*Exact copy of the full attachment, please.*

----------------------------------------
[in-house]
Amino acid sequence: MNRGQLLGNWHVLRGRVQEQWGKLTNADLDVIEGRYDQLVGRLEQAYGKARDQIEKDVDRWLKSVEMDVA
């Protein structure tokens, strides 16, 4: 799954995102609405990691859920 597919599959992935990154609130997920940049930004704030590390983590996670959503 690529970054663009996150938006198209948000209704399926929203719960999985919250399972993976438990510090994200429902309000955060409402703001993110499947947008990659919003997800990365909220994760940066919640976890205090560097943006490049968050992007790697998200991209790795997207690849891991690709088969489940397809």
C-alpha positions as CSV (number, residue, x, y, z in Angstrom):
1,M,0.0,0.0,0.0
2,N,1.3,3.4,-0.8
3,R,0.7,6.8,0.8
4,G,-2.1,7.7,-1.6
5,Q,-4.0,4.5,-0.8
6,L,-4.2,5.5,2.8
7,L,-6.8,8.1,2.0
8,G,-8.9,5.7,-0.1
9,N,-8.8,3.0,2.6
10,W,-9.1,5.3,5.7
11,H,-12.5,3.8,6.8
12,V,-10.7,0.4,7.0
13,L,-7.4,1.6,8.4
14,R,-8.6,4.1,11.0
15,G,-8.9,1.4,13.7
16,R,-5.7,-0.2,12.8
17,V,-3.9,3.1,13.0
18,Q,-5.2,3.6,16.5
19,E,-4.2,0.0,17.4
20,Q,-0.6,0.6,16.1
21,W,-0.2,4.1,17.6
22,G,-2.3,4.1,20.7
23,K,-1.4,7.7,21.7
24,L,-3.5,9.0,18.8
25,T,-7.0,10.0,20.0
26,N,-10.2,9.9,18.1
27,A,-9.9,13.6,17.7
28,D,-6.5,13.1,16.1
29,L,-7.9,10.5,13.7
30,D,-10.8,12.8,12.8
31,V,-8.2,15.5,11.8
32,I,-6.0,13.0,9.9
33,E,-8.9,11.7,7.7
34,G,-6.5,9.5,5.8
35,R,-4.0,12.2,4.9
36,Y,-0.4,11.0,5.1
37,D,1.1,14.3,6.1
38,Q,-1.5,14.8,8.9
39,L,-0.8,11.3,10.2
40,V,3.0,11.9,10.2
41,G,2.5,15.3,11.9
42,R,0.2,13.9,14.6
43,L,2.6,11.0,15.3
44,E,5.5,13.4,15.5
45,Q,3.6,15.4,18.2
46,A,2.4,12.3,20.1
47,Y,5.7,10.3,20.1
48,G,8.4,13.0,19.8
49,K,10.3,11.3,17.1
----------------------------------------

[in-house]
Amino acid sequence: MNRGQLLGNWHVLRGRVQEQWGKLTNADLDVIEGRYDQLVGRLEQAYGKARDQIEKDVDRWLKSVEMDVA
């Protein structure tokens, strides 16, 4: 799954995102609405990691859920 597919599959992935990154609130997920940049930004704030590390983590996670959503 690529970054663009996150938006198209948000209704399926929203719960999985919250399972993976438990510090994200429902309000955060409402703001993110499947947008990659919003997800990365909220994760940066919640976890205090560097943006490049968050992007790697998200991209790795997207690849891991690709088969489940397809």
C-alpha positions as CSV (number, residue, x, y, z in Angstrom):
1,M,0.0,0.0,0.0
2,N,1.3,3.4,-0.8
3,R,0.7,6.8,0.8
4,G,-2.1,7.7,-1.6
5,Q,-4.0,4.5,-0.8
6,L,-4.2,5.5,2.8
7,L,-6.8,8.1,2.0
8,G,-8.9,5.7,-0.1
9,N,-8.8,3.0,2.6
10,W,-9.1,5.3,5.7
11,H,-12.5,3.8,6.8
12,V,-10.7,0.4,7.0
13,L,-7.4,1.6,8.4
14,R,-8.6,4.1,11.0
15,G,-8.9,1.4,13.7
16,R,-5.7,-0.2,12.8
17,V,-3.9,3.1,13.0
18,Q,-5.2,3.6,16.5
19,E,-4.2,0.0,17.4
20,Q,-0.6,0.6,16.1
21,W,-0.2,4.1,17.6
22,G,-2.3,4.1,20.7
23,K,-1.4,7.7,21.7
24,L,-3.5,9.0,18.8
25,T,-7.0,10.0,20.0
26,N,-10.2,9.9,18.1
27,A,-9.9,13.6,17.7
28,D,-6.5,13.1,16.1
29,L,-7.9,10.5,13.7
30,D,-10.8,12.8,12.8
31,V,-8.2,15.5,11.8
32,I,-6.0,13.0,9.9
33,E,-8.9,11.7,7.7
34,G,-6.5,9.5,5.8
35,R,-4.0,12.2,4.9
36,Y,-0.4,11.0,5.1
37,D,1.1,14.3,6.1
38,Q,-1.5,14.8,8.9
39,L,-0.8,11.3,10.2
40,V,3.0,11.9,10.2
41,G,2.5,15.3,11.9
42,R,0.2,13.9,14.6
43,L,2.6,11.0,15.3
44,E,5.5,13.4,15.5
45,Q,3.6,15.4,18.2
46,A,2.4,12.3,20.1
47,Y,5.7,10.3,20.1
48,G,8.4,13.0,19.8
49,K,10.3,11.3,17.1